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Miscellaneous Electrical Materials

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Abstract

In 1821, Thomas Seebeck observed that if two different electrically conductive materials (i.e., metals, alloys, or semiconductors), made of two dissimilar materials, A and B, are joined together at both ends and the two junctions kept at two different temperatures (cold junction denoted T c and hot junction T h), this thermal differential induces an electric current to flow continuously through the circuit. In the open circuit, an electric potential difference, called Seebeck electromotive force (emf or e AB ) in honor of its discoverer, appears and this voltage is a complex function of the temperature difference and of material type (i.e., e AB ) = f(ΔT, A, B)).

Keywords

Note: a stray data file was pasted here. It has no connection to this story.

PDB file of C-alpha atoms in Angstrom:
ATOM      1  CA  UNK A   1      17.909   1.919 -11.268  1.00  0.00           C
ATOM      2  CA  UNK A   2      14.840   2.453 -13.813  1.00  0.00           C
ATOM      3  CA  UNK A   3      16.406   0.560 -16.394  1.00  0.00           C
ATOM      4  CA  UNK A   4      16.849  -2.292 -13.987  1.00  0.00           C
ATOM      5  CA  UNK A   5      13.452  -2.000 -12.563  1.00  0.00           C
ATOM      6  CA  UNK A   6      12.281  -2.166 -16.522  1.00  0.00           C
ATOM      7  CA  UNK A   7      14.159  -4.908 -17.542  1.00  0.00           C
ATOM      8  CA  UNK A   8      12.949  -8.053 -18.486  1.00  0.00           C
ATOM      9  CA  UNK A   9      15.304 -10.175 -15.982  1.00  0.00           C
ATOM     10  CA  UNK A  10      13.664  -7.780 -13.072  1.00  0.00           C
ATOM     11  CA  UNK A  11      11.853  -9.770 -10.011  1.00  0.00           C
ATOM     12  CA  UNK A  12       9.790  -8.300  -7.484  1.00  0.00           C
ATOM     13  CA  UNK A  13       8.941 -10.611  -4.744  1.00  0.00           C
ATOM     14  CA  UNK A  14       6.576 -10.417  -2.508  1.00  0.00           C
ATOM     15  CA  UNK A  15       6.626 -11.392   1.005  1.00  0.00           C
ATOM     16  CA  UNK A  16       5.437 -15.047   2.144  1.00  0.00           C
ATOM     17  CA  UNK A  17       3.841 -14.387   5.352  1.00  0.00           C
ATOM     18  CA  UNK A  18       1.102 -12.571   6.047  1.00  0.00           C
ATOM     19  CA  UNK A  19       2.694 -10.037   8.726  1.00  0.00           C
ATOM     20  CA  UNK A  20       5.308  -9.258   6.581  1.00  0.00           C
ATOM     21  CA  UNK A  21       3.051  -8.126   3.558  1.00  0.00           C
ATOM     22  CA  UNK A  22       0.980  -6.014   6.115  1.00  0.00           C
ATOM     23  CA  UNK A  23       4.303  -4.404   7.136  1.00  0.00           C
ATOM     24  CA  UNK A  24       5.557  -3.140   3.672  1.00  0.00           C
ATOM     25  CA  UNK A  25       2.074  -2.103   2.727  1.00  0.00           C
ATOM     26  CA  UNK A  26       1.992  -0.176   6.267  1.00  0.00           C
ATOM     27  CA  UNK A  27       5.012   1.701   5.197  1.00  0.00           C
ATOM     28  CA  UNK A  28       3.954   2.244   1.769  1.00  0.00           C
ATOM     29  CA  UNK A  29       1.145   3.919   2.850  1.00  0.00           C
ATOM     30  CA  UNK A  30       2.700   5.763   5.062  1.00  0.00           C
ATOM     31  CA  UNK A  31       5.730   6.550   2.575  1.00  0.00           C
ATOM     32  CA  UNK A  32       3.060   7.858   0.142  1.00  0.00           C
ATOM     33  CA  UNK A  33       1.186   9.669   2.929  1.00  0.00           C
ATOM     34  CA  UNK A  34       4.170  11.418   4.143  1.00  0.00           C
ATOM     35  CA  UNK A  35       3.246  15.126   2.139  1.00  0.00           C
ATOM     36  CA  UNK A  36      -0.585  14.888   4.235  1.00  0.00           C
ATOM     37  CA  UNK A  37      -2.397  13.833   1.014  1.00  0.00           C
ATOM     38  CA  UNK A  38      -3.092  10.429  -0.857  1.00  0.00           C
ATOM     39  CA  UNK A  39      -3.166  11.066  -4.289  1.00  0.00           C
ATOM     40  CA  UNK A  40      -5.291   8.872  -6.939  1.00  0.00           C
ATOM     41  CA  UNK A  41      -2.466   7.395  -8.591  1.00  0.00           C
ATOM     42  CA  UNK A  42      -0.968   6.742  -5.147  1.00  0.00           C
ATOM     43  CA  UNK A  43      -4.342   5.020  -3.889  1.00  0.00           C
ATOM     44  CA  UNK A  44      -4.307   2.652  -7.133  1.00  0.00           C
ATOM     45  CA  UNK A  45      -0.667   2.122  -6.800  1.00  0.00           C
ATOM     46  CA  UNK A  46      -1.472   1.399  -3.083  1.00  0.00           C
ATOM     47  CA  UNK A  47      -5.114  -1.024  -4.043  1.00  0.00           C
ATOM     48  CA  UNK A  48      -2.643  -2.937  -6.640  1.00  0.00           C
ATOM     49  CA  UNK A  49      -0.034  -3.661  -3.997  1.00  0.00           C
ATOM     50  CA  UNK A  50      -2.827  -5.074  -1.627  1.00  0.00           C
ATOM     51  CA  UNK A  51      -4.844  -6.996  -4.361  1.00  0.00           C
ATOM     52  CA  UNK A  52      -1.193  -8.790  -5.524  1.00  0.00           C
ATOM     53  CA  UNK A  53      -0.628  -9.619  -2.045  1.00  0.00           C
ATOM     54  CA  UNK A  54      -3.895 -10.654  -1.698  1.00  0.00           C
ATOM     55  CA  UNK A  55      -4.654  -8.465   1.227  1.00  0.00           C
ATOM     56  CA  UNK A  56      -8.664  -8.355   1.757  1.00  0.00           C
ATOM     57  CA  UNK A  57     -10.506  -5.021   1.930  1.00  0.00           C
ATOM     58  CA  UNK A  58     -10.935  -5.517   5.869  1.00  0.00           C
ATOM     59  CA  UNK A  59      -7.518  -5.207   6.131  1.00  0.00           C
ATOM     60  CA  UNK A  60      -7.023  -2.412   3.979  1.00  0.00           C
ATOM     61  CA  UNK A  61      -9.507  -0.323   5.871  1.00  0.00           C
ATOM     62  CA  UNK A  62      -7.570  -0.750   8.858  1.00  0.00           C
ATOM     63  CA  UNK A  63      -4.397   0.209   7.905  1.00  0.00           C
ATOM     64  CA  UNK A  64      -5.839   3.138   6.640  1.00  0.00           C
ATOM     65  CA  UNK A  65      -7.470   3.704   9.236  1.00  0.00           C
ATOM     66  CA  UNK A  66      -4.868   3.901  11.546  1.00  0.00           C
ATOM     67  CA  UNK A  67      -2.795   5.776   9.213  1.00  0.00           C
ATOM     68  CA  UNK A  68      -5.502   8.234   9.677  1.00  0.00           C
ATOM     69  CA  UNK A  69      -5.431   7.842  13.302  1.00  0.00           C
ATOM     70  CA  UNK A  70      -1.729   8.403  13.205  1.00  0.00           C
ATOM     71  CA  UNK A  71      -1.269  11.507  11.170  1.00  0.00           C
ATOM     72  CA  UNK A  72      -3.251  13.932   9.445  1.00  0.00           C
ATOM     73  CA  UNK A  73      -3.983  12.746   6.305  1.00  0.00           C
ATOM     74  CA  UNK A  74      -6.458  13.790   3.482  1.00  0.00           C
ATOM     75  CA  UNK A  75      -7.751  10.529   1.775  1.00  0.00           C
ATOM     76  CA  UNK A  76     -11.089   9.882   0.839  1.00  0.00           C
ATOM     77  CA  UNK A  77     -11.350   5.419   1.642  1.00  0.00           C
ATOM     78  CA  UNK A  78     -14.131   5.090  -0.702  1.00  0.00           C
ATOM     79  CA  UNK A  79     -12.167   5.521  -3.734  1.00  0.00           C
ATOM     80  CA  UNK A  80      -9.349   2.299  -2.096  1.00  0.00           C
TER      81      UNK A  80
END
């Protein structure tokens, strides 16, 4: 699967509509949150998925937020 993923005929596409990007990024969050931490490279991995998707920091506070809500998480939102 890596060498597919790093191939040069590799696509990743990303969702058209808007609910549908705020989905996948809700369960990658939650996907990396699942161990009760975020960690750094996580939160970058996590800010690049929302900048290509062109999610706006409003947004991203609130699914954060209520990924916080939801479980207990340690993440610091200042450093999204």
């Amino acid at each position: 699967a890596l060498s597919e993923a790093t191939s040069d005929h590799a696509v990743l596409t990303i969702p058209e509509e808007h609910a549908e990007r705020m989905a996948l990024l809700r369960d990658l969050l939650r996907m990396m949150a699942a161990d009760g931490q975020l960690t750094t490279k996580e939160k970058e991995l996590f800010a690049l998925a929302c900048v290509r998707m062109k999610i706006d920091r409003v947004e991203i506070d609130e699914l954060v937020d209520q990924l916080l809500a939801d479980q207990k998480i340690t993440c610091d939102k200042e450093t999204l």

• Base Metal
  • Anode Material
  • Cathodic Protection
  • Anodic Current Density
  • Carbon Anode

These keywords were added by machine and not by the authors. This process is experimental and the keywords may be updated as the learning algorithm improves.

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Cardarelli, F. (2000). Miscellaneous Electrical Materials. In: Materials Handbook. Springer, London. https://doi.org/10.1007/978-1-4471-3648-4_8

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  • DOI: https://doi.org/10.1007/978-1-4471-3648-4_8

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